Egypt’s most famous second-hand book market, Sour Al-Azbakeya, (Azbakey Wall) has witnessed many of the modern transformations of the old city of Cairo, leading to the market displacement a number of times; first move happened with the establishment of the second phase of Cairo’s underground metro line, then during the excavation for Cairo’s historical wall, and finally with the third phase of Cairo’s metro line.
This time, however is different, because the risk isn't coming from metro line construction, but the expansion of the mosque adjacent to the market, the thing that ignited the anger of the owners of the old and rare book shops of the market, although the new place would appear to be meters away from the current one.
The owners and booksellers says that the new place isn’t clean or prepared to house Egypt’s largest and oldest used books market, furthermore none of them is ready to move his workplace for maybe the 5th time in 3 decades.
Harbi, a bookseller at the Azbakeya Wall, told Ahram Online that he has been working in this career for 28 years, and is just sick of being forced to move his workplace every couple of years and wandering whether this is bad management or bad intention. “In the past we used to say this was a rotten planning, but now after January 25 revolution, the situation should be changing. If they should move us, then at lease they should wait for completing the construction of the third metro line, which is underway right now, and there would be a clear view to the planning of the neighborhood so that they do not need to move us again.”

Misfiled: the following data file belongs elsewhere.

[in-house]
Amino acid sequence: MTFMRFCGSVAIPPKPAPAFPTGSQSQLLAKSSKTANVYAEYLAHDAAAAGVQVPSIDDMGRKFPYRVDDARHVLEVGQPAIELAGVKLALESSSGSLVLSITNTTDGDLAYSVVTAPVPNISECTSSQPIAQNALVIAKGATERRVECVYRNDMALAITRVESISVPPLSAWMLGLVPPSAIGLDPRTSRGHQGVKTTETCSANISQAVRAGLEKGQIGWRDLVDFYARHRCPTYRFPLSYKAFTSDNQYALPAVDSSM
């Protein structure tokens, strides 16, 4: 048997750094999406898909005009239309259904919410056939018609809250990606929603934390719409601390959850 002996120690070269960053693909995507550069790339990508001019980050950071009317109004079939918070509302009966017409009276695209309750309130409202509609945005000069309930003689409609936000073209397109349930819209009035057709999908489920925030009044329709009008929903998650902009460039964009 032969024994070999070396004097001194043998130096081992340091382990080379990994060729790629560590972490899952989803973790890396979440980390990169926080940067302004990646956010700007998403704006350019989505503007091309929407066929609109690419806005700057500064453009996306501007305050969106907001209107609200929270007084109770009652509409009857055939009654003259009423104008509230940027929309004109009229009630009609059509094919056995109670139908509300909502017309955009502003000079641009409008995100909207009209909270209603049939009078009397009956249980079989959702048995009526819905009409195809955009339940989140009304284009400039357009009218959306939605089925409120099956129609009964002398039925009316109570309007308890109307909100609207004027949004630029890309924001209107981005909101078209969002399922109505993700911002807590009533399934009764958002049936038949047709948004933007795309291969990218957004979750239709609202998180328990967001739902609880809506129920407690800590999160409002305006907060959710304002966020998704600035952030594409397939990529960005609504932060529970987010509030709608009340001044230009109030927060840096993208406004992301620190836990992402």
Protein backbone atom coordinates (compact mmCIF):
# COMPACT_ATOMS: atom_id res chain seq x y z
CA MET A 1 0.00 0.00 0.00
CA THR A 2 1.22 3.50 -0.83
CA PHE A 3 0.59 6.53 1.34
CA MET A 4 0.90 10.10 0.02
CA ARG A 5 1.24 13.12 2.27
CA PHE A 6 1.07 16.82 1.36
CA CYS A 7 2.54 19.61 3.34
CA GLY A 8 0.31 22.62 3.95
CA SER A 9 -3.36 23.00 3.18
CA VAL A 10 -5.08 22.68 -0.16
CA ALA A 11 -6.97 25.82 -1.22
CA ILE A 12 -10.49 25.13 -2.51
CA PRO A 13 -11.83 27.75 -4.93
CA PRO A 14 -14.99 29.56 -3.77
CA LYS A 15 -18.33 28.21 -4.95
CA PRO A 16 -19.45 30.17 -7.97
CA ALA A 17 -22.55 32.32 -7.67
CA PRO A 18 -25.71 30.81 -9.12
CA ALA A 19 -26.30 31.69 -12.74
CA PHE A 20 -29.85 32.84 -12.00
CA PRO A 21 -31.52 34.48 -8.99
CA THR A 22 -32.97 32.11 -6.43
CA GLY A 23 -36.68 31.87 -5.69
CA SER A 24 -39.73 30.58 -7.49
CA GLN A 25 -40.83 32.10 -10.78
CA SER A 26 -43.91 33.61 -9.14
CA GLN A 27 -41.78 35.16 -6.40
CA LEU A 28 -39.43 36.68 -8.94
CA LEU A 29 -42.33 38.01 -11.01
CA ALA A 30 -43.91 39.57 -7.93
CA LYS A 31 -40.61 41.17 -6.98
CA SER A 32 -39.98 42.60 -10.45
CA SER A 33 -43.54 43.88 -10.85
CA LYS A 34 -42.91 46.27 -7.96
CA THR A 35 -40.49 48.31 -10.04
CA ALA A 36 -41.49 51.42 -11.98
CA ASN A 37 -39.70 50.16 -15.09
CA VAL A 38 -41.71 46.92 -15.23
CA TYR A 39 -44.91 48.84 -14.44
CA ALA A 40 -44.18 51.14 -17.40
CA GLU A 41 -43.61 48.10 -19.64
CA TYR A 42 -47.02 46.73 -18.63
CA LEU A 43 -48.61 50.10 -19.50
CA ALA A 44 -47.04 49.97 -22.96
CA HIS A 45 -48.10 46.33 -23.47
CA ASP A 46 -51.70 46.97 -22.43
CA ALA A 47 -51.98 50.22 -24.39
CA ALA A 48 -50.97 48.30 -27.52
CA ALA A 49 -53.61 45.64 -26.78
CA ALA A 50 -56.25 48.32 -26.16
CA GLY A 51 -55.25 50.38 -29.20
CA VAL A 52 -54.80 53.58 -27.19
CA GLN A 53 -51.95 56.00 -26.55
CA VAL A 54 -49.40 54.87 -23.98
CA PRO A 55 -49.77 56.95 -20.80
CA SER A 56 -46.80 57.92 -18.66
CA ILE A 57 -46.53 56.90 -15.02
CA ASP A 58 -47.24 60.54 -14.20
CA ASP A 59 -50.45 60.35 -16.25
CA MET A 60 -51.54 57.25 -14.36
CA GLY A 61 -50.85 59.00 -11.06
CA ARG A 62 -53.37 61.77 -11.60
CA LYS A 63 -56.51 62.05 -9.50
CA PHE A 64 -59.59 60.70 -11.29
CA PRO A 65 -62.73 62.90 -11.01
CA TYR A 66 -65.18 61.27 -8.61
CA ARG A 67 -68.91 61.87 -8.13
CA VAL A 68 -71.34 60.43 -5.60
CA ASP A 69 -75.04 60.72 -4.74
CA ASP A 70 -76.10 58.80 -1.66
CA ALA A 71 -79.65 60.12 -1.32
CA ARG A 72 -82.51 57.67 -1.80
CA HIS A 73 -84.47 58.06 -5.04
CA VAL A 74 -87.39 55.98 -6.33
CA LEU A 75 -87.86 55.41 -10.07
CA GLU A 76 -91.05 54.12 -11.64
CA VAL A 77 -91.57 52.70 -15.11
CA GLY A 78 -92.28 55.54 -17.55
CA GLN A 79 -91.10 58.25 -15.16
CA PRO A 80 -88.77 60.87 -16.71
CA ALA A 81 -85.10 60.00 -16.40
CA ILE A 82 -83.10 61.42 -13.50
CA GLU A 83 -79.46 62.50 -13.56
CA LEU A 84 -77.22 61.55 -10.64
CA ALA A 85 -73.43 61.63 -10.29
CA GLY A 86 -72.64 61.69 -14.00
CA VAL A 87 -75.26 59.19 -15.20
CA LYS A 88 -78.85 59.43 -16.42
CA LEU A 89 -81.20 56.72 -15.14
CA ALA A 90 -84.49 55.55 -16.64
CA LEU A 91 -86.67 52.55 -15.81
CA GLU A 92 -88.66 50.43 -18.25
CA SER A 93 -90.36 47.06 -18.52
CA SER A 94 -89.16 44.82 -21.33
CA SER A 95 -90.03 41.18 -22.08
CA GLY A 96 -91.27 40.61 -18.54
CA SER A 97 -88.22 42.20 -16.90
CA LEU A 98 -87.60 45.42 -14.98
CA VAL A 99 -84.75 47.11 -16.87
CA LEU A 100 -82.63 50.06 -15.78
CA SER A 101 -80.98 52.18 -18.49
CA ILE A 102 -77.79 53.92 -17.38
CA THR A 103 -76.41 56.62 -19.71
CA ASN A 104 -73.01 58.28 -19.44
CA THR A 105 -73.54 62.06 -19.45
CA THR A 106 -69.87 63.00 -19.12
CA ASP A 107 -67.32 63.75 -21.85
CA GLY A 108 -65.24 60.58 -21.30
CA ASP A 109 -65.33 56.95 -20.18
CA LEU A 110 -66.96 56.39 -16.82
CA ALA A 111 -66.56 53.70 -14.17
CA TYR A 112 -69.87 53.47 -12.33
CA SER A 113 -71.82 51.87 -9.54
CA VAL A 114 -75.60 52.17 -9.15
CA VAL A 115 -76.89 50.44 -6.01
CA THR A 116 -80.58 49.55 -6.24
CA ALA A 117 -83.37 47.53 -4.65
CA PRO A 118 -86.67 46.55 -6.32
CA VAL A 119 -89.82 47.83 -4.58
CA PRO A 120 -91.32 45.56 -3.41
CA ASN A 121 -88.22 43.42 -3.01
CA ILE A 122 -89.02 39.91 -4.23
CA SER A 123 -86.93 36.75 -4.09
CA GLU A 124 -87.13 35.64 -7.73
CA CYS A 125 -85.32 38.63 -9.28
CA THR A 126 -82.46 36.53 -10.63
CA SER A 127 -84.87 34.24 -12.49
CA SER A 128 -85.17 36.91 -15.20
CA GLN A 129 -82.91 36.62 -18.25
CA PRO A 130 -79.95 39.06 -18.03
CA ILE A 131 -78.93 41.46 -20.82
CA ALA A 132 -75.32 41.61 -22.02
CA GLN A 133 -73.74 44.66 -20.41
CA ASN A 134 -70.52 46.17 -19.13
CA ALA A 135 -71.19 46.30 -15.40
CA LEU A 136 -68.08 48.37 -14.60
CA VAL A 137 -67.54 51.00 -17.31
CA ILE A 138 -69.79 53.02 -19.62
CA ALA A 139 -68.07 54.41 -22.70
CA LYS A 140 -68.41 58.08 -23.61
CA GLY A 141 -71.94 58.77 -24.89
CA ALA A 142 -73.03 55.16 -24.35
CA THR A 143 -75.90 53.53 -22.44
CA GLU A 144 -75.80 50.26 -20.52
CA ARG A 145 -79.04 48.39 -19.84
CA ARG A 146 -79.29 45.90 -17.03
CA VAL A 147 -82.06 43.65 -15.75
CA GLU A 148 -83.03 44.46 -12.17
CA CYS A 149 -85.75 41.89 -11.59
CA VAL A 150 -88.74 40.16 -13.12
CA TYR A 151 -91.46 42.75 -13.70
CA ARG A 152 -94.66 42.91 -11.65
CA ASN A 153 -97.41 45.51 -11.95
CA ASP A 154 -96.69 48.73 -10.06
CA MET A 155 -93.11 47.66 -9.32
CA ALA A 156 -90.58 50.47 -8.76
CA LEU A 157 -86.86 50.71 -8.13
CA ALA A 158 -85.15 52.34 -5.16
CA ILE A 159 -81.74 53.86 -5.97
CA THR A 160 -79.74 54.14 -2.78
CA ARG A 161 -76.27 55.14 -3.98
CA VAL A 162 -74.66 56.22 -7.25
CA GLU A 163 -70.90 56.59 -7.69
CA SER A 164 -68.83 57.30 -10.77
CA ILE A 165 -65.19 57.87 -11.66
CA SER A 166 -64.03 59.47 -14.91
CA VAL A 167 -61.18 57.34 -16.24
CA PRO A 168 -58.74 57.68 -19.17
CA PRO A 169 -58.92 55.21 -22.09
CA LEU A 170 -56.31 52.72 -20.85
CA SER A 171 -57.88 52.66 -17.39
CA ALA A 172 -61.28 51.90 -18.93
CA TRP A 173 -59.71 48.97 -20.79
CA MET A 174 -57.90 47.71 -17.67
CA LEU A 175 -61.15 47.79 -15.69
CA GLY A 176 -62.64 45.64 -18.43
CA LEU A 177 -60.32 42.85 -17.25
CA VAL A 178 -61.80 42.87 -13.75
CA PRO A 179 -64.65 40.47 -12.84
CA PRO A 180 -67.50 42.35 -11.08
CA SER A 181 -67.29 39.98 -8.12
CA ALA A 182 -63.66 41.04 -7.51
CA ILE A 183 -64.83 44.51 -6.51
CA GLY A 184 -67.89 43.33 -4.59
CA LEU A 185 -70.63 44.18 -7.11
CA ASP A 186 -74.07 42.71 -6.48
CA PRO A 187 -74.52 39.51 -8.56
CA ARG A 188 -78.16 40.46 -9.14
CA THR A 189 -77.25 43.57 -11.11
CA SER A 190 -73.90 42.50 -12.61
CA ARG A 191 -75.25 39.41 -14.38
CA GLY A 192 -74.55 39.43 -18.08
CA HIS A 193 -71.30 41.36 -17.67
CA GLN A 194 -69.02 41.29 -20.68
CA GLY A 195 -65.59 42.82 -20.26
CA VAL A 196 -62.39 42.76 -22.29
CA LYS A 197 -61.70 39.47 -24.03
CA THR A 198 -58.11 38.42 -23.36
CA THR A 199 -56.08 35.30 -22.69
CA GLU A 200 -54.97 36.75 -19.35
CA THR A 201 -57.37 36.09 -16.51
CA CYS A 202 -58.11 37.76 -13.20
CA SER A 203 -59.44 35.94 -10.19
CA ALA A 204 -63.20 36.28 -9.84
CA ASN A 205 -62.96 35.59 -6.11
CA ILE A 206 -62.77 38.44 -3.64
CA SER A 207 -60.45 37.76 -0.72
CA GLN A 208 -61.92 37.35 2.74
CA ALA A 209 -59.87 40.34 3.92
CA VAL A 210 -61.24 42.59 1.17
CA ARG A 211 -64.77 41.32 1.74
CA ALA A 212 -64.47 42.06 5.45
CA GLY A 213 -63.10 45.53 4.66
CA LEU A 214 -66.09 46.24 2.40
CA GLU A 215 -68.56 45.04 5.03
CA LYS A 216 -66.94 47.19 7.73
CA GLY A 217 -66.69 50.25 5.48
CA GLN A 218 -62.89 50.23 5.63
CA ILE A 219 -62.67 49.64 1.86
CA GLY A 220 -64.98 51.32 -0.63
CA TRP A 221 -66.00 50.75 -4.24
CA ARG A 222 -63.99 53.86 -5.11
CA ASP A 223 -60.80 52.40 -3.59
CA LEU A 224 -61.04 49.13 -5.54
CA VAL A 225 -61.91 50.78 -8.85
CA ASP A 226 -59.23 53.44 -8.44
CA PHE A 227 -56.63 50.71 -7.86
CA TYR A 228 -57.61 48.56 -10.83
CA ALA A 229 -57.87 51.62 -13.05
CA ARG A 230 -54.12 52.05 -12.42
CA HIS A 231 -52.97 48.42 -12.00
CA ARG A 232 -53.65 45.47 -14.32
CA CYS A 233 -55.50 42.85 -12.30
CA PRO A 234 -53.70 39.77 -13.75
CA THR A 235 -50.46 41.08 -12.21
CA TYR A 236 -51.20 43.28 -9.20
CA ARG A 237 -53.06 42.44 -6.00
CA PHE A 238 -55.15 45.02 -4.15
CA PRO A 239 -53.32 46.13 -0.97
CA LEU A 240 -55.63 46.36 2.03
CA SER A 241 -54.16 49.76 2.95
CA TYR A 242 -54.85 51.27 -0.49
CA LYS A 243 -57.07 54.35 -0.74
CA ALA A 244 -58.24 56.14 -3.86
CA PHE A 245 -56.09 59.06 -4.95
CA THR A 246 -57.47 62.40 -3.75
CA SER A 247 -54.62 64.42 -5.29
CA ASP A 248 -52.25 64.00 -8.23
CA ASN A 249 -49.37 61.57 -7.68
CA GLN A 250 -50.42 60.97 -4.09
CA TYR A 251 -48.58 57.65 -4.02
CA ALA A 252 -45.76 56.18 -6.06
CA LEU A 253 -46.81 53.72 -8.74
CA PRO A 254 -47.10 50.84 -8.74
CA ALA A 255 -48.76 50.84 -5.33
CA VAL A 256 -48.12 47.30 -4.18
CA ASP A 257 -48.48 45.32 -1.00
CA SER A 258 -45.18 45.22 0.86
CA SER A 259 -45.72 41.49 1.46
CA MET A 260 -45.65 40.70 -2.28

The whole problem started when the management of the mosque tried to takeover the plot of land that houses the market to serve its expansions. The mosque itself was moved from its original place and was rebuilt on a smaller plot of land beside the market and now they seek to expand it. From their perspective, the only plot of land valid for the establishments is the market land since there's no metro line directly under it so they can use concrete to build the mosque.
Book sellers met with the government officials to discuss the issue but the officials told them that they have no choice but to accept the decision. Sellers were determined after the meeting not to come out of their shops even if they used force against them, as they have all the legal licenses to be there.
Mohammed Ibrahim, a bookseller, said that he’s not against the displacement but they should find another plot of land that would be appropriate for a “books market” , as it turned now the new location is a closed place, where no fire fighting cars would be able to enter in case a fire broke out.
“We received many promises from state officials, but they never keep any of them. We don’t have the luxury to move at our own expense. They say they’ll give 1000 EGP to each bookshop. Well, let me give them the 1000 EGP and wait to see how they’ll move the books with this little money. Last time we moved it cost us 23.000 EGP,” Ibrahim explained.
Used books sellers of Azbakye Wall that represent a landmark in Cairo's landscape, are insisting on staying at their current location, but what will happen to them next remains the question.